There is, however, a deeper explanation for public skepticism about health reform. Since the New Deal, Democrats have viewed times of economic crisis as opportunities for government expansion. In the current case, government itself was implicated in the crisis. According to a poll by the Pew Research Center, public satisfaction with government plunged just as the financial collapse took place. Twenty-two percent of Americans report that they trust government all or most of the time -- among the lowest levels in 50 years. One and a half years after a financial meltdown that some supposed would be a crisis for capitalism itself, 58 percent of Americans agree that "the government has gone too far in regulating business and interfering with the free enterprise system." Favorable opinion of the Democratic Party -- now firmly associated with the stimulus package, assorted bailouts and health reform -- has fallen 21 points in one year.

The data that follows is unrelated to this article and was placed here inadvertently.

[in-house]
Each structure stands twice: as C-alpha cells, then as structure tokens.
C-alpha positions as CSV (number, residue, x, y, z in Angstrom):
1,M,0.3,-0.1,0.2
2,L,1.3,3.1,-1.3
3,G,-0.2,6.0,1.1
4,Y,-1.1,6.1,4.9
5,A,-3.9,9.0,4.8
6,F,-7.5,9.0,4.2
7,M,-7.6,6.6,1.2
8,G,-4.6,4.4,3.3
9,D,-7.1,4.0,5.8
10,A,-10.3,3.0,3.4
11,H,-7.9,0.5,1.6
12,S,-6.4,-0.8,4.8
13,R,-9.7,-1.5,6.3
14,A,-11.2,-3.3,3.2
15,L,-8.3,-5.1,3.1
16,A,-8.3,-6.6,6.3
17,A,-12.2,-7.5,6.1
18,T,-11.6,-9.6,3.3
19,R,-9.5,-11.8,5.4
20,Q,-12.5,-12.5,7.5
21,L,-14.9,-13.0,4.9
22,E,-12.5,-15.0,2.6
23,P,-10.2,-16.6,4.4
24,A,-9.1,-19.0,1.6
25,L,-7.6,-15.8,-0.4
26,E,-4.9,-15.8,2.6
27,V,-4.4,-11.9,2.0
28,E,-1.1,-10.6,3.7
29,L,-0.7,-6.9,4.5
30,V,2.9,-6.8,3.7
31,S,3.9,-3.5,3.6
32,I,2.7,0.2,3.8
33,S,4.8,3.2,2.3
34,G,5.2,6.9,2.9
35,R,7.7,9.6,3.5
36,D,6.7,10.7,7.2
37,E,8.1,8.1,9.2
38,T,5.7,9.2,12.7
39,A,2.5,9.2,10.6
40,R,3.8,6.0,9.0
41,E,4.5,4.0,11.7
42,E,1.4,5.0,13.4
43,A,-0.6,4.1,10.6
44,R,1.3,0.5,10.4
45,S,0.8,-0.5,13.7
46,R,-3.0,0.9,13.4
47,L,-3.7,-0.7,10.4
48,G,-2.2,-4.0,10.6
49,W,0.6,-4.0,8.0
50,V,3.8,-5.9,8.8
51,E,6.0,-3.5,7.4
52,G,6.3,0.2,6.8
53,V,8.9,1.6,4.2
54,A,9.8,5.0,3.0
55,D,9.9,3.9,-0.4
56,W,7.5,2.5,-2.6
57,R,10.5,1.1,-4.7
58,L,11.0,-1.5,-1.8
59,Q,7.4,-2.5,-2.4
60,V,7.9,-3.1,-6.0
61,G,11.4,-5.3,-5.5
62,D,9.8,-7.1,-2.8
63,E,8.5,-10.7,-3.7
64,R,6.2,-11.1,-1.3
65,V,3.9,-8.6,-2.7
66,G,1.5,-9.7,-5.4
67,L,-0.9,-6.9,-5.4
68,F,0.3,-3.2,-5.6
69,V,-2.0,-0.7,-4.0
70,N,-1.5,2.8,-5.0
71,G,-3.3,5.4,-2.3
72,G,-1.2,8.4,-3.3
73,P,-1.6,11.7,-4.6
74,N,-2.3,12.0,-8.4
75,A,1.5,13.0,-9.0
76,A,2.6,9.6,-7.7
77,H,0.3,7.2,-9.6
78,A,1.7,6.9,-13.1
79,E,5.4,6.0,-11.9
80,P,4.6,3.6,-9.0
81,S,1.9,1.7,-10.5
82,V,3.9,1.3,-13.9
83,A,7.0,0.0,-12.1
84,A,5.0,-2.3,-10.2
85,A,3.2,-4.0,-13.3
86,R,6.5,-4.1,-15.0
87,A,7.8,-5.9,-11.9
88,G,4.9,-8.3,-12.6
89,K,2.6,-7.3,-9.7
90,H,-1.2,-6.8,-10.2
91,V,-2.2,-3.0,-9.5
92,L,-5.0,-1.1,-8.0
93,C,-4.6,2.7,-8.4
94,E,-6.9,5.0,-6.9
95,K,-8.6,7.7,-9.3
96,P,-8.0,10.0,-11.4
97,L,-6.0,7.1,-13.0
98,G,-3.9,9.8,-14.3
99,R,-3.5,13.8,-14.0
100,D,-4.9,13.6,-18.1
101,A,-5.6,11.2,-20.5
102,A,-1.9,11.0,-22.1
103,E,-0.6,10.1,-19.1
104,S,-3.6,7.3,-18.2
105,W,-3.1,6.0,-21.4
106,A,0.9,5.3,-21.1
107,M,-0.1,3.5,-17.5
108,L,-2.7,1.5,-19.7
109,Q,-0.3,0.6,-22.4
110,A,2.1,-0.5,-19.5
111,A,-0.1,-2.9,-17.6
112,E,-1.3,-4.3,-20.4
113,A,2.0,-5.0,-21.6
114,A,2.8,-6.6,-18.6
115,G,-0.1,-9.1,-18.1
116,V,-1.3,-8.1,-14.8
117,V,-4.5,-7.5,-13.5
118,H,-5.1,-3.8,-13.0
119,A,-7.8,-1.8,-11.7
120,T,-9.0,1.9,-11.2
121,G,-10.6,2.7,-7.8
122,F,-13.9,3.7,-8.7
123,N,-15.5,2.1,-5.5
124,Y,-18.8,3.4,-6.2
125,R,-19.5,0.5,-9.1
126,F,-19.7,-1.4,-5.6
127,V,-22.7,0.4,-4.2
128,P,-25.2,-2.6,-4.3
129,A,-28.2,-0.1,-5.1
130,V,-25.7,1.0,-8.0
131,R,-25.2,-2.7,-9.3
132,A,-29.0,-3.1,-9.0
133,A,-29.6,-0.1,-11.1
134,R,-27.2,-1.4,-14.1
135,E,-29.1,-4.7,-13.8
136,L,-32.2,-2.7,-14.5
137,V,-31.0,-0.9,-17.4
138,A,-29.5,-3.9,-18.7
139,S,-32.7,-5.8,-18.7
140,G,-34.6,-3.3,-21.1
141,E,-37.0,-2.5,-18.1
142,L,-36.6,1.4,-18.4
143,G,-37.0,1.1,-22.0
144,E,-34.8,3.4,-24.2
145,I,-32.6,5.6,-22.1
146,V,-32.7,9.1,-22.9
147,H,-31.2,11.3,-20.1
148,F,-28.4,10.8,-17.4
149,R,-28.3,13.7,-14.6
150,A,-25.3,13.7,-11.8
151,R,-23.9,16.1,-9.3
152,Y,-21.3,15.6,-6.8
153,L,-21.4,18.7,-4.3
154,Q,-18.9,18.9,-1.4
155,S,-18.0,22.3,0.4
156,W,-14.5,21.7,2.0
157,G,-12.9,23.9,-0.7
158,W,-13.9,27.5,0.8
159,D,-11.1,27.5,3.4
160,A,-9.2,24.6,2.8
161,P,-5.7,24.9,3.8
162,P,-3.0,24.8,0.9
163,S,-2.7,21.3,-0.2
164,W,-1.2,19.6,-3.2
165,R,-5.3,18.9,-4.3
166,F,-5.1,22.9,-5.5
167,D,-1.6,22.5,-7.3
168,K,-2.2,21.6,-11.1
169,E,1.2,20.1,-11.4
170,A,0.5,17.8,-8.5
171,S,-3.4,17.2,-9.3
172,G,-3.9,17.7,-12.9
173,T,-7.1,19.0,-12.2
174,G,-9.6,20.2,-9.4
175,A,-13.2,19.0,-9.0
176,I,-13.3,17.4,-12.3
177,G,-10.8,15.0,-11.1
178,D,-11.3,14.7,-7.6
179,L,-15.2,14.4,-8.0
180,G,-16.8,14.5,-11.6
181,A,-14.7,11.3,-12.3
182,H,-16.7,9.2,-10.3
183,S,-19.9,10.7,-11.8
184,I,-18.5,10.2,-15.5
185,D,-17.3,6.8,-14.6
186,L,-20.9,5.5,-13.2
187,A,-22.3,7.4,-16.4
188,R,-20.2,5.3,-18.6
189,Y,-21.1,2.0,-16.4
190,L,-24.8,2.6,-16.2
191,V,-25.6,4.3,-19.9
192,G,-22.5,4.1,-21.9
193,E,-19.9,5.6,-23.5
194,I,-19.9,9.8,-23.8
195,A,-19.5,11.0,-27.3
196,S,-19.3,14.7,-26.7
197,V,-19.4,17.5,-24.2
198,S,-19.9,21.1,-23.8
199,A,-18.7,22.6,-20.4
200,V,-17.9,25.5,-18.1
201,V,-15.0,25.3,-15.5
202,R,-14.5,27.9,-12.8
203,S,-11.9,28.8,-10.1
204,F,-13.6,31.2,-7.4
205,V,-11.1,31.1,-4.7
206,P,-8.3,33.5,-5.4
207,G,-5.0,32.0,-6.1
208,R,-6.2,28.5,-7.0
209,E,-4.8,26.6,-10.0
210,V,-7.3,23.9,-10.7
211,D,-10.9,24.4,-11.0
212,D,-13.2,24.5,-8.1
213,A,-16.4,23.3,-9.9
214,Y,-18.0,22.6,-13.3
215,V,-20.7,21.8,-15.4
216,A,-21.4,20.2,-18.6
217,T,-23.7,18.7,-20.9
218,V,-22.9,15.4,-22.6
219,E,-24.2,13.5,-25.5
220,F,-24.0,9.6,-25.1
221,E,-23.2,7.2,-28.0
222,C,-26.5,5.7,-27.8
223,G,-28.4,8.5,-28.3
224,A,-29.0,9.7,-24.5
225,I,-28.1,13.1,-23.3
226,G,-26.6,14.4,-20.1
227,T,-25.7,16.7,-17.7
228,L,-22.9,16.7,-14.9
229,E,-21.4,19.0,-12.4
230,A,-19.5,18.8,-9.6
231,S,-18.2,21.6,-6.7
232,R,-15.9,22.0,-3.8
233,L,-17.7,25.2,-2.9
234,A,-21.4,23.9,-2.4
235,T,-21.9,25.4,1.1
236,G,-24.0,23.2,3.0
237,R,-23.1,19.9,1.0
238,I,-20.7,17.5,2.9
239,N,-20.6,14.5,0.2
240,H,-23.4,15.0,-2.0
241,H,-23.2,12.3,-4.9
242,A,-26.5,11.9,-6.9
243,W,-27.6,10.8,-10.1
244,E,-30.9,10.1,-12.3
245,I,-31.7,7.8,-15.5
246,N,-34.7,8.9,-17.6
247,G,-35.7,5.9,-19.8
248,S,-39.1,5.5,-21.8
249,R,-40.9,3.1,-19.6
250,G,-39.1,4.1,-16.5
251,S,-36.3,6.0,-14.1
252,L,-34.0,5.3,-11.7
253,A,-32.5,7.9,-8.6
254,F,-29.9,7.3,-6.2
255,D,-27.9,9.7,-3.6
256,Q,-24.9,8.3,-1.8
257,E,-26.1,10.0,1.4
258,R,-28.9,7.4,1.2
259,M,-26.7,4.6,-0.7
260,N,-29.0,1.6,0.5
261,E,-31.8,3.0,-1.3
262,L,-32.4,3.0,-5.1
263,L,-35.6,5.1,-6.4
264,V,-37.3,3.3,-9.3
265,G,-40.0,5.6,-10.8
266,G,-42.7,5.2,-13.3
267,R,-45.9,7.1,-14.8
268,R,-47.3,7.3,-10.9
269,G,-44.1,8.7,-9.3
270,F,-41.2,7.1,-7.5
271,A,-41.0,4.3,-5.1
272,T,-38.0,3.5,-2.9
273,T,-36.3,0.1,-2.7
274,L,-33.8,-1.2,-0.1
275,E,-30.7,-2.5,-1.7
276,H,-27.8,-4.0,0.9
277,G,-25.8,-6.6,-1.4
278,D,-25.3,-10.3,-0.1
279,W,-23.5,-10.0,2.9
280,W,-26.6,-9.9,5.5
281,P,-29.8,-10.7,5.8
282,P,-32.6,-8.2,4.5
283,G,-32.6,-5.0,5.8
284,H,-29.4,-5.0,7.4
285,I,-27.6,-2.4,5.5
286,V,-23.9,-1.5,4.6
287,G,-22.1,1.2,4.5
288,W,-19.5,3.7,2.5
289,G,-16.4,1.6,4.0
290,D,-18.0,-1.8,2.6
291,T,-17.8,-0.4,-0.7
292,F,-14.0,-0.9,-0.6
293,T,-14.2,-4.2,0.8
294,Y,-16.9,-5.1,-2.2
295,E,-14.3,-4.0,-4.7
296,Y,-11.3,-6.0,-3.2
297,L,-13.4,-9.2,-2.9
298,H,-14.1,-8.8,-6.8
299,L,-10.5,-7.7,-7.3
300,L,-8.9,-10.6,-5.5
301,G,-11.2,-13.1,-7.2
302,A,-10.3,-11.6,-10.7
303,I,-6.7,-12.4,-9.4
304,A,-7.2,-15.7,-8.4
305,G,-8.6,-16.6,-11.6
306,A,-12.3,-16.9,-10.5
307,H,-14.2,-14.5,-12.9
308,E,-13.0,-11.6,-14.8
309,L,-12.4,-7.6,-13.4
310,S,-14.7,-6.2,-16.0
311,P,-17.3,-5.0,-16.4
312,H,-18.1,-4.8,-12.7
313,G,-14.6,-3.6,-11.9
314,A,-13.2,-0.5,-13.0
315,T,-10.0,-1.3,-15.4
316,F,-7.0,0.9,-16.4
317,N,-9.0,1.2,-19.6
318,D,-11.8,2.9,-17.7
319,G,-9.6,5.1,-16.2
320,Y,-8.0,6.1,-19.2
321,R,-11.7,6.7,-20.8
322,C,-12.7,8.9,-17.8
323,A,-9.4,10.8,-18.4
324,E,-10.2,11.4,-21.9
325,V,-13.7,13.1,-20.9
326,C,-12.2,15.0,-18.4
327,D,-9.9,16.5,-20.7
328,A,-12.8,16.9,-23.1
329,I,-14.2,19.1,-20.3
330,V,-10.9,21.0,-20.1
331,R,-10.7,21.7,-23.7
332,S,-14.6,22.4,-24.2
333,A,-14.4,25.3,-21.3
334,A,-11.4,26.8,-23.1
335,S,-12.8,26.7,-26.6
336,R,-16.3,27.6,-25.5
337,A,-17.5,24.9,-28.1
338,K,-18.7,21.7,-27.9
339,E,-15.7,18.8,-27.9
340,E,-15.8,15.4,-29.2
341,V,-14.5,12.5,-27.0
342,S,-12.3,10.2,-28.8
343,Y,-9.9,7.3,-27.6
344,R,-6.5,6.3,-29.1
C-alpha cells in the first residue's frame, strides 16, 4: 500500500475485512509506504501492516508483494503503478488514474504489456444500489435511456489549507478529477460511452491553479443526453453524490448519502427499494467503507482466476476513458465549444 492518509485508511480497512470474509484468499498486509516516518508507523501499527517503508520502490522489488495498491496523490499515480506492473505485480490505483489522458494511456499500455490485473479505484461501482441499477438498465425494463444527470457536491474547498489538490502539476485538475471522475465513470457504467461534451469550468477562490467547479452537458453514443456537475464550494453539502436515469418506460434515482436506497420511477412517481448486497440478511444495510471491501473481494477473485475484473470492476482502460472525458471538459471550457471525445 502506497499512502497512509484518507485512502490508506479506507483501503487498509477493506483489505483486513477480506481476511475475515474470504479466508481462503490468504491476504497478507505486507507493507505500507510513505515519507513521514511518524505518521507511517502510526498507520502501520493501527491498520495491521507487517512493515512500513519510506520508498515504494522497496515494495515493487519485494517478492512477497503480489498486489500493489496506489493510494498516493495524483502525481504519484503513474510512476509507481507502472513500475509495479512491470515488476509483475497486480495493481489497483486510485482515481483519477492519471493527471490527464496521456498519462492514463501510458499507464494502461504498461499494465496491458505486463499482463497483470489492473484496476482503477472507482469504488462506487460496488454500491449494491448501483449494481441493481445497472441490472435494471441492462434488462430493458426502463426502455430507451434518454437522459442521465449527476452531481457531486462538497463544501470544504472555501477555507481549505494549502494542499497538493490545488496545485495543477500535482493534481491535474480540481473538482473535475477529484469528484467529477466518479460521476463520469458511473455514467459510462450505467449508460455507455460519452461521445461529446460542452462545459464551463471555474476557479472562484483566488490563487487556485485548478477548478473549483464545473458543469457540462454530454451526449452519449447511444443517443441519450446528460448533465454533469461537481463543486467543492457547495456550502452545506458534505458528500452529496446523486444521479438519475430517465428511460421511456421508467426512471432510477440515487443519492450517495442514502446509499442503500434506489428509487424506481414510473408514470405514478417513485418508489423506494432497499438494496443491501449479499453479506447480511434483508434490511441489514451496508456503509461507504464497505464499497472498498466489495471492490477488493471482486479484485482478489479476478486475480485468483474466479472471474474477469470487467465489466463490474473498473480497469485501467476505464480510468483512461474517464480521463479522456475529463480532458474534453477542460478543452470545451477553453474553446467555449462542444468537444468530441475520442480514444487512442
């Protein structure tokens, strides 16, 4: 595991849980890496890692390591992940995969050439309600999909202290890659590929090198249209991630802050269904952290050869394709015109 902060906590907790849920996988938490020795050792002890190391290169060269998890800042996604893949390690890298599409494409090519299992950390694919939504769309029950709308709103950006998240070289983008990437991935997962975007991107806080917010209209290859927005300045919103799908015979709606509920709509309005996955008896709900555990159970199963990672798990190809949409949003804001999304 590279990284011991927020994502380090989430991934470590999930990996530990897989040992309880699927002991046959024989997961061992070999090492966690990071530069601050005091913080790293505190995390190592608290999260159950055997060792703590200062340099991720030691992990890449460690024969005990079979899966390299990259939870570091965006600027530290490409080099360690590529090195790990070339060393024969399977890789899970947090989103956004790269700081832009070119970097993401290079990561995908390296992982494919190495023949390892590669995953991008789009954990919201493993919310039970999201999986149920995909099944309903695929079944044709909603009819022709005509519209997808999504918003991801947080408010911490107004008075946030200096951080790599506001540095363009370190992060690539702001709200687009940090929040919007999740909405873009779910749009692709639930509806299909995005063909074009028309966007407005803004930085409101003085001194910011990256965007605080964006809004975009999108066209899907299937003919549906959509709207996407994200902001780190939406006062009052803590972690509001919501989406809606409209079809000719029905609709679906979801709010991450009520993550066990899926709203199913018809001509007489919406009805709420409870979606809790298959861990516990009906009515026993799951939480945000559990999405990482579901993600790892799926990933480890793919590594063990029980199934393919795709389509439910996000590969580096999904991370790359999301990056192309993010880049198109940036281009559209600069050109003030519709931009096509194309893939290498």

In this ideological environment, the administration's emphasis on publicizing the desirable details of the health law is beside the point. Americans are troubled with health reform, not because they lack knowledge of its provisions, but because they are uncomfortable with social democracy.
When entitlements began in America, they were mainly focused on the elderly (through Social Security and Medicare) and the poor and disabled (through Aid to Families with Dependent Children and Medicaid). Benefits for the middle class were largely given through tax deductions for mortgage interest and the purchase of health coverage by businesses. America eventually retreated from some entitlement commitments to the poor because they involved a moral hazard -- discouraging work and responsibility. Entitlements for the elderly have remained a strong, national consensus.
But the idea of a middle-class entitlement to health care, achieved through an individual mandate, subsidies and aggressive insurance regulation, seems to change the nature of American society. Entitlements in the Obama era are no longer a decent provision for the vulnerable; they are intended for citizens at every stage of life.
Americans resist taking this lollipop precisely because America is not Europe -- which even Europe, it seems, can no longer afford to be.